UCSF scientists have discovered that a tiny filament extending from cells, until recently regarded as a remnant of evolution, may play a role in the most common malignant brain tumor in children.
The study, conducted in mice and in human brain tissue of medulloblastomas, coincides with a study by another team of UCSF scientists showing that the structure, known as primary cilium, also may play a role in basal cell carcinoma, the most common form of skin cancer. (See related UCSF news release.)
The findings, both reported online on August 23, 2009 in "Nature Medicine," are the first direct evidence of a role of primary cilia in cancer, which the researchers say could lead to a new strategy for diagnosing subtypes of cancers and to potential targets for therapy.
"These findings are very exciting," says the senior of the medulloblastoma study, Arturo Alvarez-Buylla, PhD, UCSF Heather and Melanie Muss Professor of Neurological Surgery and a member of the Eli and Edythe Broad Center of Regeneration Medicine and Stem Cell Research at UCSF.
"In the last few years, primary cilia have been shown to be essential for the cell-signaling that drives both human development, including the differentiation of stem cells into neurons, and some diseases, including polycystic kidney disease. The fact that the two UCSF studies implicate primary cilia in two totally different tissues suggests the finding is likely to be very general."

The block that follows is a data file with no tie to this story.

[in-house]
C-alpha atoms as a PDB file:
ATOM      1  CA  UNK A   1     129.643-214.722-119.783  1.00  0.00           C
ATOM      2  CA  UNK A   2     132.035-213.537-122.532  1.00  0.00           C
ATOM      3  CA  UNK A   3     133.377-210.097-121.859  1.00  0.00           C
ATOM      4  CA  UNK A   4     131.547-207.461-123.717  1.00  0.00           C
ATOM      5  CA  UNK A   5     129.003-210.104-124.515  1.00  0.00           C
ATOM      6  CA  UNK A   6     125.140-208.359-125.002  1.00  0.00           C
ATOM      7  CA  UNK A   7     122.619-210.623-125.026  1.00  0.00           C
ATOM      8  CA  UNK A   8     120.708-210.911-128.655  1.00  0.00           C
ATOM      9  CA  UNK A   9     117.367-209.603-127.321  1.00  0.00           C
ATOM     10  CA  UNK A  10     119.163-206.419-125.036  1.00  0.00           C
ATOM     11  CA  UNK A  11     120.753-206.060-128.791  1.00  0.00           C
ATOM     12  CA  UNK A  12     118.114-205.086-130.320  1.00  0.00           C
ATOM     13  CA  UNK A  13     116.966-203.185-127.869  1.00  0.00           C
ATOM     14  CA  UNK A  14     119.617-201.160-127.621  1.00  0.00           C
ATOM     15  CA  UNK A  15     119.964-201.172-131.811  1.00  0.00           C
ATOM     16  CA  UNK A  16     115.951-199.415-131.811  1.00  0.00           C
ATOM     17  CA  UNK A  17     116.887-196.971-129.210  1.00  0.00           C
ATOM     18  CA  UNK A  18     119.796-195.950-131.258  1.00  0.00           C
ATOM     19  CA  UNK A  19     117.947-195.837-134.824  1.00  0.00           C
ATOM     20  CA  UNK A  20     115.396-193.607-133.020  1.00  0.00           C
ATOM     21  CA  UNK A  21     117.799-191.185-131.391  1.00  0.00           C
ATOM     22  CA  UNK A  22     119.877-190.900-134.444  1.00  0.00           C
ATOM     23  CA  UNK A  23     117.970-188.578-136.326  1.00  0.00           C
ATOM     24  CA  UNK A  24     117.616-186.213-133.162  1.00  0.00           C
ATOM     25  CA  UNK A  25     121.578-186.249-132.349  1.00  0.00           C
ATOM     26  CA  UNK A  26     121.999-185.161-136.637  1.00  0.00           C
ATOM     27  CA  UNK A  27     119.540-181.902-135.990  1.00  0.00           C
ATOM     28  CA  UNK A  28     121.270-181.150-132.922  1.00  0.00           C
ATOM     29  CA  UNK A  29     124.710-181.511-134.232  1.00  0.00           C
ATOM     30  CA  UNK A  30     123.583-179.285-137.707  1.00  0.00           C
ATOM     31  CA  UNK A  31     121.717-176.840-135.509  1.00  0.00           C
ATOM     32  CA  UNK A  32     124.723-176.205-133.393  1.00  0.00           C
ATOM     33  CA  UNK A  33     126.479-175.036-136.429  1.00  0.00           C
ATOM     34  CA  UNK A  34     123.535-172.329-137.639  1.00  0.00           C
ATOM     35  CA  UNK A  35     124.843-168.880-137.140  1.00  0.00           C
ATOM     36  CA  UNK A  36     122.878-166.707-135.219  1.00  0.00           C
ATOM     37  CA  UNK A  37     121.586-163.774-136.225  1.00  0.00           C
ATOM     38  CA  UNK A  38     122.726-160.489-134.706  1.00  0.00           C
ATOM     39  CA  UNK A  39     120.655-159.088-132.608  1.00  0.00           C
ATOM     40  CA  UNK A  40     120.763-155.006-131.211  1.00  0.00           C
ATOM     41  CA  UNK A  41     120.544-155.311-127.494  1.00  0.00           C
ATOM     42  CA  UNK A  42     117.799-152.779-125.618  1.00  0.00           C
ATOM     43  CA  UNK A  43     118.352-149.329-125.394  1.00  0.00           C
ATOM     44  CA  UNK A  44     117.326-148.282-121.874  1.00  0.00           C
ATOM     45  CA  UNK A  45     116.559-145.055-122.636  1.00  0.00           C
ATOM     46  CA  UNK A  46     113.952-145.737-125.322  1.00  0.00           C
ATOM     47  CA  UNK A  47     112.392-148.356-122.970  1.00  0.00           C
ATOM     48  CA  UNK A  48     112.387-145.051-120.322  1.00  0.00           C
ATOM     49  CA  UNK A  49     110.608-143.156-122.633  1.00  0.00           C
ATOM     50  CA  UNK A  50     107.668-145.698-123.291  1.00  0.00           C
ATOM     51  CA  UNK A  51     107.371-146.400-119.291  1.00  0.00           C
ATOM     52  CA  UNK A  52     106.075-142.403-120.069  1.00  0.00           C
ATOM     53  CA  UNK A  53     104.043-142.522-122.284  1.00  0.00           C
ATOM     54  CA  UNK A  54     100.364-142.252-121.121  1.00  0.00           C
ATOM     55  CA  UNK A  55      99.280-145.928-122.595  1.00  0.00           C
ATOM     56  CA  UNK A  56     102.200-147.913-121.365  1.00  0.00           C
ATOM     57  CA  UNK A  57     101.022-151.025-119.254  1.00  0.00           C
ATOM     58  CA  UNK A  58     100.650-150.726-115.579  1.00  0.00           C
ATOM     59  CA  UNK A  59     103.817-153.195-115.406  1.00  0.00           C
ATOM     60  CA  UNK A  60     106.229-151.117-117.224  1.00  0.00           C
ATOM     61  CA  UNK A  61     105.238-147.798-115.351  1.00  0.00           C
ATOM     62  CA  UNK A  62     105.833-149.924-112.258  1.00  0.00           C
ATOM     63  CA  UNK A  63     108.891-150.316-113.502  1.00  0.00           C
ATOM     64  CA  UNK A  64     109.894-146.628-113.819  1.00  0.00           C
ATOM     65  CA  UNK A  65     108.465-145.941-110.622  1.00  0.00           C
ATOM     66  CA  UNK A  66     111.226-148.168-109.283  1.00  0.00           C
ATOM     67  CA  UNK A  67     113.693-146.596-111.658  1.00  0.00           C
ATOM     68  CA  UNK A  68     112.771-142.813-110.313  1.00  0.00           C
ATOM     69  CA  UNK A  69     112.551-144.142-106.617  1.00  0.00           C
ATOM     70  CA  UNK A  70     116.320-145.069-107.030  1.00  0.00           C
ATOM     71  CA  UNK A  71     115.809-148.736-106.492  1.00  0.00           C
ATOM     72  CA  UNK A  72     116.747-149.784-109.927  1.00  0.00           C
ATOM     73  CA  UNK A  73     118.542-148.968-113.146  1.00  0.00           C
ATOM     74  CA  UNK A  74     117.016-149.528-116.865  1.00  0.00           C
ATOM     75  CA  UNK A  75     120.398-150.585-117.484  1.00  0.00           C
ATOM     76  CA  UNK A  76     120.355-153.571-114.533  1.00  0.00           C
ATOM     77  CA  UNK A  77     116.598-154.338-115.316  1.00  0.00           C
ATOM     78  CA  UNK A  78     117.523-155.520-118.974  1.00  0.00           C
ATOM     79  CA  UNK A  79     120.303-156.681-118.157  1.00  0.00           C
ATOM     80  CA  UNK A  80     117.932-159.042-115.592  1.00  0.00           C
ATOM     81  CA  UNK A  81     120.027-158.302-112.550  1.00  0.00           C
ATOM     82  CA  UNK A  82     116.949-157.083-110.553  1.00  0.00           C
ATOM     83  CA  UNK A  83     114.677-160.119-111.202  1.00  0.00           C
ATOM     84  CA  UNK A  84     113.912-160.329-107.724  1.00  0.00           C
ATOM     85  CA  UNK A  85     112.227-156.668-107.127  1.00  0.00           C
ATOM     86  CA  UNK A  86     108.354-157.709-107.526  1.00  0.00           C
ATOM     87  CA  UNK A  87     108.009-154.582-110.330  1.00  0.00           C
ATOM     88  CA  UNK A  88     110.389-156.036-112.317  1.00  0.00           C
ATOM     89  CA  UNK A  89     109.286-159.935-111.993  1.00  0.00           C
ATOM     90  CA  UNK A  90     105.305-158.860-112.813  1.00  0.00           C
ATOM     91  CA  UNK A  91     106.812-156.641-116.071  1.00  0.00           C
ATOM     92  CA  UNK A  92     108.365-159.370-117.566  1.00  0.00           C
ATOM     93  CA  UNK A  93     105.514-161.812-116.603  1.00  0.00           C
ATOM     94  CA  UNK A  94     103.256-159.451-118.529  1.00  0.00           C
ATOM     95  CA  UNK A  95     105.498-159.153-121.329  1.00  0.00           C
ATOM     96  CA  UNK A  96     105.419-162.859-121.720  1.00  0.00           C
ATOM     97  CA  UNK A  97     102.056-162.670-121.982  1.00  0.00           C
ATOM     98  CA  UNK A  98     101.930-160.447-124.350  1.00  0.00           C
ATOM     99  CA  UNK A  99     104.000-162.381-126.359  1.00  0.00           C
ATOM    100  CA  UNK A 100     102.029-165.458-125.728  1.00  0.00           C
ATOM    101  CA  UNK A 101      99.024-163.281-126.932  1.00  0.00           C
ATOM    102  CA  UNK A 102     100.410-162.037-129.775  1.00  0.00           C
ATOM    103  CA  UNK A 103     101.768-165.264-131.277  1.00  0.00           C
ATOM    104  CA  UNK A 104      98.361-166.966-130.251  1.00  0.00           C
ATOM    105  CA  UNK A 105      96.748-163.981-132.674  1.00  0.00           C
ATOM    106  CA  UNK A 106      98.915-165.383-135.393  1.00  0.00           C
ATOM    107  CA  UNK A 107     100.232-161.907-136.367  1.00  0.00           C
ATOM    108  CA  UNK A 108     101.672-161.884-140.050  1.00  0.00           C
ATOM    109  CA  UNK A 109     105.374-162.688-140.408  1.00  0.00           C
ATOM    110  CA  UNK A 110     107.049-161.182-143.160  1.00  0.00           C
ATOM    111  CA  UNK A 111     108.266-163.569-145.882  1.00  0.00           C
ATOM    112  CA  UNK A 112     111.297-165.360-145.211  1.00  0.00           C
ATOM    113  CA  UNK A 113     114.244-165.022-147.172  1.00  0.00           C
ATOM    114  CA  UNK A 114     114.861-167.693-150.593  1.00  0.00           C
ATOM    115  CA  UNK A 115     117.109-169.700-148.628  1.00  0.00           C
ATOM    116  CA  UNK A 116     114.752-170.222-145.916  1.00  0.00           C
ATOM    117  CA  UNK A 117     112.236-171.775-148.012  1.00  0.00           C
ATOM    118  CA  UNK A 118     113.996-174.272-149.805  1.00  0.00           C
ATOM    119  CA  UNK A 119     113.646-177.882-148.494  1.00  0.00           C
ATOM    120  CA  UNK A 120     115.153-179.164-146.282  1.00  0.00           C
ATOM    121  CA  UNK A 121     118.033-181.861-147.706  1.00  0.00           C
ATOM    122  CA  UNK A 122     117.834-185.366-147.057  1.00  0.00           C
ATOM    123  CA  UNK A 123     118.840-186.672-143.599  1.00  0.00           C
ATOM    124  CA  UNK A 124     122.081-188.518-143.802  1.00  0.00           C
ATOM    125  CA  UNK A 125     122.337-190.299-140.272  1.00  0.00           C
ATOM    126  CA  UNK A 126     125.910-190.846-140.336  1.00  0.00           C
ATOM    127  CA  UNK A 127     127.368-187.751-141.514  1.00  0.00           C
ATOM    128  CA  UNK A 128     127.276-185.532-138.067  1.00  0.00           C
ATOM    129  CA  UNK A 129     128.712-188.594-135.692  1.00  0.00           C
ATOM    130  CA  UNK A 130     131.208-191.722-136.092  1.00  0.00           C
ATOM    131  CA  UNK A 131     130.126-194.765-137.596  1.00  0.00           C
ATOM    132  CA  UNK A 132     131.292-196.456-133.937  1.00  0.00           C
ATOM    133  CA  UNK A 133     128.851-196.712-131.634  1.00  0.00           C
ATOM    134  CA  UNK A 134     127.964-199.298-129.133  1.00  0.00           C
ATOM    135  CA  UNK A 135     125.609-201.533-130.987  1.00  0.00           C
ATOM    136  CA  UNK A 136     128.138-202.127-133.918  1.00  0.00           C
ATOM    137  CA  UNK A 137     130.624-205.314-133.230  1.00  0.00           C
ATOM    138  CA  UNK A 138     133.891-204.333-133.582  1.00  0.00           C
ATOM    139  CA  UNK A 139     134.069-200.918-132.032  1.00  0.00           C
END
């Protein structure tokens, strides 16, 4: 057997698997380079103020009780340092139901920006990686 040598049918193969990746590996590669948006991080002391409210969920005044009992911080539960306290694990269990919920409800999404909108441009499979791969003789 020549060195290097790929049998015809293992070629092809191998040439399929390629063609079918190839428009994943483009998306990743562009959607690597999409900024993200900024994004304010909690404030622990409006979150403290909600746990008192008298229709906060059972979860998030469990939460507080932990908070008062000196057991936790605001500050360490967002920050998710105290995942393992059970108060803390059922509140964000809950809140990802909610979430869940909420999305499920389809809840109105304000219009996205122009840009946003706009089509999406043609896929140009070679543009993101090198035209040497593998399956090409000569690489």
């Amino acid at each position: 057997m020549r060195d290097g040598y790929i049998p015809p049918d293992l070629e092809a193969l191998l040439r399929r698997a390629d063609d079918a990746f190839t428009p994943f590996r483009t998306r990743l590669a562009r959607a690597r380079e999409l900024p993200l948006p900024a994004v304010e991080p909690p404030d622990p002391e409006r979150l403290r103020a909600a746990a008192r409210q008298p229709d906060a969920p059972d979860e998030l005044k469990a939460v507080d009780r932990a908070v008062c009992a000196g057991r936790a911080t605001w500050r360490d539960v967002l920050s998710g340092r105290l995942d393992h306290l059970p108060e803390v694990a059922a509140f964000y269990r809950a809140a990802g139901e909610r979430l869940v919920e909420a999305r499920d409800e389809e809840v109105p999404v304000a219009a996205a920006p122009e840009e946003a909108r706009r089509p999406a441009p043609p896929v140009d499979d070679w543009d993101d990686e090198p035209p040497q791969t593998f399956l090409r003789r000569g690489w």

Significantly, in both UCSF studies, the findings in mice revealed that primary cilia had opposing roles in cancers depending on which mutated genes initiated the aberrant cell-signaling events to begin with. When one particular mutated protein was activated, removal of the cilium prevented the onset of disease; when another particular gene was activated, absence of the cilium allowed cancers to develop.
Remarkably, an analysis of human tissue in the medulloblastoma study revealed that primary cilia were present
|Contact: Jennifer O'Brien|
University of California - San Francisco